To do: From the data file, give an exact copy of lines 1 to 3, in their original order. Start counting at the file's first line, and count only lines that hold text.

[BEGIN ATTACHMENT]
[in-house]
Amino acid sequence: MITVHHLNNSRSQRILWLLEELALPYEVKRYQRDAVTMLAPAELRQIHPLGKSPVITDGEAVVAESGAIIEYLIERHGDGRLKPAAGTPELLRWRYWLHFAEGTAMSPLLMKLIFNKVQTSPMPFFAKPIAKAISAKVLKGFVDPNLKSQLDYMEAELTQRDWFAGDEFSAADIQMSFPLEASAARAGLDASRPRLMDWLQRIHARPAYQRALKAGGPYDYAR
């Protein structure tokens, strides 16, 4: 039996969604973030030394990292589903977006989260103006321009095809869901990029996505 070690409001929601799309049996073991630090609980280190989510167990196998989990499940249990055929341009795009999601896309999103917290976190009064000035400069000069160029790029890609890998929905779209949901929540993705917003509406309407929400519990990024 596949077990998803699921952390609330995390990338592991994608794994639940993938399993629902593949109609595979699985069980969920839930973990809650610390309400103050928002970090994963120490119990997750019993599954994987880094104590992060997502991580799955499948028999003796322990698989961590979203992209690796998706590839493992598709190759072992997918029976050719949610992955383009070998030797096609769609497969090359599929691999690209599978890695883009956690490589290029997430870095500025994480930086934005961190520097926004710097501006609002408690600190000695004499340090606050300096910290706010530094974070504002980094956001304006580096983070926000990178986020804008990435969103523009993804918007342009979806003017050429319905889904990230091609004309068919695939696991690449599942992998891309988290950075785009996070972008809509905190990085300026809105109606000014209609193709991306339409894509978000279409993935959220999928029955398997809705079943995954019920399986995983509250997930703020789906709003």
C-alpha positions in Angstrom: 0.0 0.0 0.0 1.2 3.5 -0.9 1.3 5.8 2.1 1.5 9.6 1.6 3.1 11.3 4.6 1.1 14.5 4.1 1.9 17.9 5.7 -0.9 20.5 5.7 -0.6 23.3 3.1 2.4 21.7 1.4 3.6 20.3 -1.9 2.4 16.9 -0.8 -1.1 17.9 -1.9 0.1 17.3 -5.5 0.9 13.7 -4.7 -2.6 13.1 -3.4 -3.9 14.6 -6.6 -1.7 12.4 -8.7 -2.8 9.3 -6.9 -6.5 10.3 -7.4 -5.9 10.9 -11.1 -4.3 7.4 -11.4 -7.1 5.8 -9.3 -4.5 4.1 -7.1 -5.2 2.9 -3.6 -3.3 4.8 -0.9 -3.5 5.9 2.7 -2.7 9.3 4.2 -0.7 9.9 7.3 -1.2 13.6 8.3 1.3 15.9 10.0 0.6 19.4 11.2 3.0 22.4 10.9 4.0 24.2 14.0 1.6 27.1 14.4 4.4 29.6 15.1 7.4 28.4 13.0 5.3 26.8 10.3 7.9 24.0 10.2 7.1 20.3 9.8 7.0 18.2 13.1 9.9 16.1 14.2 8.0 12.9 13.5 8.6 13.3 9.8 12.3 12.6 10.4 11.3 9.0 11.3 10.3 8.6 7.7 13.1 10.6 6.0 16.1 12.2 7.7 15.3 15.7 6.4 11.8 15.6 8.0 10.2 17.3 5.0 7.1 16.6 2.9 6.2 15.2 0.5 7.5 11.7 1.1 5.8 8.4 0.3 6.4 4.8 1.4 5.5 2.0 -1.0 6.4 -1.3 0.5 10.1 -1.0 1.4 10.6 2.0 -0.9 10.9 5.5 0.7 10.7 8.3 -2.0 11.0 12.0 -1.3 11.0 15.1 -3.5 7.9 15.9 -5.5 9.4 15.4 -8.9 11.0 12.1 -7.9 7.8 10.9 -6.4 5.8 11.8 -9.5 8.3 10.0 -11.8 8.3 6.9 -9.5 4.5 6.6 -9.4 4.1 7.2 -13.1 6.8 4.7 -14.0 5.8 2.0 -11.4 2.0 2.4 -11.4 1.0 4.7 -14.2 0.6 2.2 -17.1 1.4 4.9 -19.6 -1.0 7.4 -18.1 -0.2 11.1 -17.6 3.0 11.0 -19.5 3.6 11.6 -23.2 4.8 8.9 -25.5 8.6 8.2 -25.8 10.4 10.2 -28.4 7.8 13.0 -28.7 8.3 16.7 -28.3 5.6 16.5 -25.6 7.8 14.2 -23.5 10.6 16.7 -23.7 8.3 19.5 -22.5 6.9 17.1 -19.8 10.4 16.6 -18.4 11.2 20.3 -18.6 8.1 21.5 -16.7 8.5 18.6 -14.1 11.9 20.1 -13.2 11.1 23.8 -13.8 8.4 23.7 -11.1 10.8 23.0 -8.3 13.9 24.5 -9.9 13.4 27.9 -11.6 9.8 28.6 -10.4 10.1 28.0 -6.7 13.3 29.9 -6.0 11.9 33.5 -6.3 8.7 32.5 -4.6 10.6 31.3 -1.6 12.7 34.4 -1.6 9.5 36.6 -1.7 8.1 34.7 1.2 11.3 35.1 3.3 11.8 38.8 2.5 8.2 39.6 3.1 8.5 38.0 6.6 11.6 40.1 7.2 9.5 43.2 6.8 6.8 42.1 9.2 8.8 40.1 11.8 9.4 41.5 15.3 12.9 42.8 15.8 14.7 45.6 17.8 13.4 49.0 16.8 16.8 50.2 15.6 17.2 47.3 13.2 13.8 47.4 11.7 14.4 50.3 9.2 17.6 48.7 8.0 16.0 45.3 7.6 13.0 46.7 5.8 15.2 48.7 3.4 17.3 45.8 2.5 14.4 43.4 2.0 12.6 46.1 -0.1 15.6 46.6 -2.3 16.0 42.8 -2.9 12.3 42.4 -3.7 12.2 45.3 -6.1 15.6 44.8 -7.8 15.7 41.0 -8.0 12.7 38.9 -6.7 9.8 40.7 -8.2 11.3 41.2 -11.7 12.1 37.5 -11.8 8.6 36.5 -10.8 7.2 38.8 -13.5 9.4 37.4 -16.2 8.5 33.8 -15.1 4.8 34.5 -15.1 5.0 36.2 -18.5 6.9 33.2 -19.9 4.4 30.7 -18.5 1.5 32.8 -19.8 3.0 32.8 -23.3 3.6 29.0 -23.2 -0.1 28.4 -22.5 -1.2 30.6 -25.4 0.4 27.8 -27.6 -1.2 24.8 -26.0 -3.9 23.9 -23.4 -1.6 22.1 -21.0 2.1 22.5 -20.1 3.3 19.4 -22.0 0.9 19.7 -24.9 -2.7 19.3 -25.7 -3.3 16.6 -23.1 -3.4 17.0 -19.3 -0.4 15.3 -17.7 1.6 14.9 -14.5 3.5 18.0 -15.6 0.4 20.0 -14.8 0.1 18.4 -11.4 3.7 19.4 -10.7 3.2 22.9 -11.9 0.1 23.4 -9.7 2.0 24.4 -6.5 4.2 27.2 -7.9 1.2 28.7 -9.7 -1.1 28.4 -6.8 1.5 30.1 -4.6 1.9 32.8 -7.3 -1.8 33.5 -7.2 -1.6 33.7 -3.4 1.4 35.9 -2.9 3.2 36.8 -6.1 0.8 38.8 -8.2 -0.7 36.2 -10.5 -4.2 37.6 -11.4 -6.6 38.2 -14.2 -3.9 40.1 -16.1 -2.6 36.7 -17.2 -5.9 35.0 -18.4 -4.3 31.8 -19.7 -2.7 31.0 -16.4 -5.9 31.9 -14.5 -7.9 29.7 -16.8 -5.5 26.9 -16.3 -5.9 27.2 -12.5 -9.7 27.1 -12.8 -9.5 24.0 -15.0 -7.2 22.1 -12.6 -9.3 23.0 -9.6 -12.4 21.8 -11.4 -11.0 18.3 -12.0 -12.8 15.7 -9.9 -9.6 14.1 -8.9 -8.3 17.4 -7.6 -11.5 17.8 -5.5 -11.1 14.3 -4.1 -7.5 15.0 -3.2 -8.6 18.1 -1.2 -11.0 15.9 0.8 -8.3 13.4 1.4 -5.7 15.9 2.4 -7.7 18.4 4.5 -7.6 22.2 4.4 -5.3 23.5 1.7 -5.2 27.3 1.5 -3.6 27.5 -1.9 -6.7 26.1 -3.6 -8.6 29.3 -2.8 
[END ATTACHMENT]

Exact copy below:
[in-house]
Amino acid sequence: MITVHHLNNSRSQRILWLLEELALPYEVKRYQRDAVTMLAPAELRQIHPLGKSPVITDGEAVVAESGAIIEYLIERHGDGRLKPAAGTPELLRWRYWLHFAEGTAMSPLLMKLIFNKVQTSPMPFFAKPIAKAISAKVLKGFVDPNLKSQLDYMEAELTQRDWFAGDEFSAADIQMSFPLEASAARAGLDASRPRLMDWLQRIHARPAYQRALKAGGPYDYAR
């Protein structure tokens, strides 16, 4: 039996969604973030030394990292589903977006989260103006321009095809869901990029996505 070690409001929601799309049996073991630090609980280190989510167990196998989990499940249990055929341009795009999601896309999103917290976190009064000035400069000069160029790029890609890998929905779209949901929540993705917003509406309407929400519990990024 596949077990998803699921952390609330995390990338592991994608794994639940993938399993629902593949109609595979699985069980969920839930973990809650610390309400103050928002970090994963120490119990997750019993599954994987880094104590992060997502991580799955499948028999003796322990698989961590979203992209690796998706590839493992598709190759072992997918029976050719949610992955383009070998030797096609769609497969090359599929691999690209599978890695883009956690490589290029997430870095500025994480930086934005961190520097926004710097501006609002408690600190000695004499340090606050300096910290706010530094974070504002980094956001304006580096983070926000990178986020804008990435969103523009993804918007342009979806003017050429319905889904990230091609004309068919695939696991690449599942992998891309988290950075785009996070972008809509905190990085300026809105109606000014209609193709991306339409894509978000279409993935959220999928029955398997809705079943995954019920399986995983509250997930703020789906709003």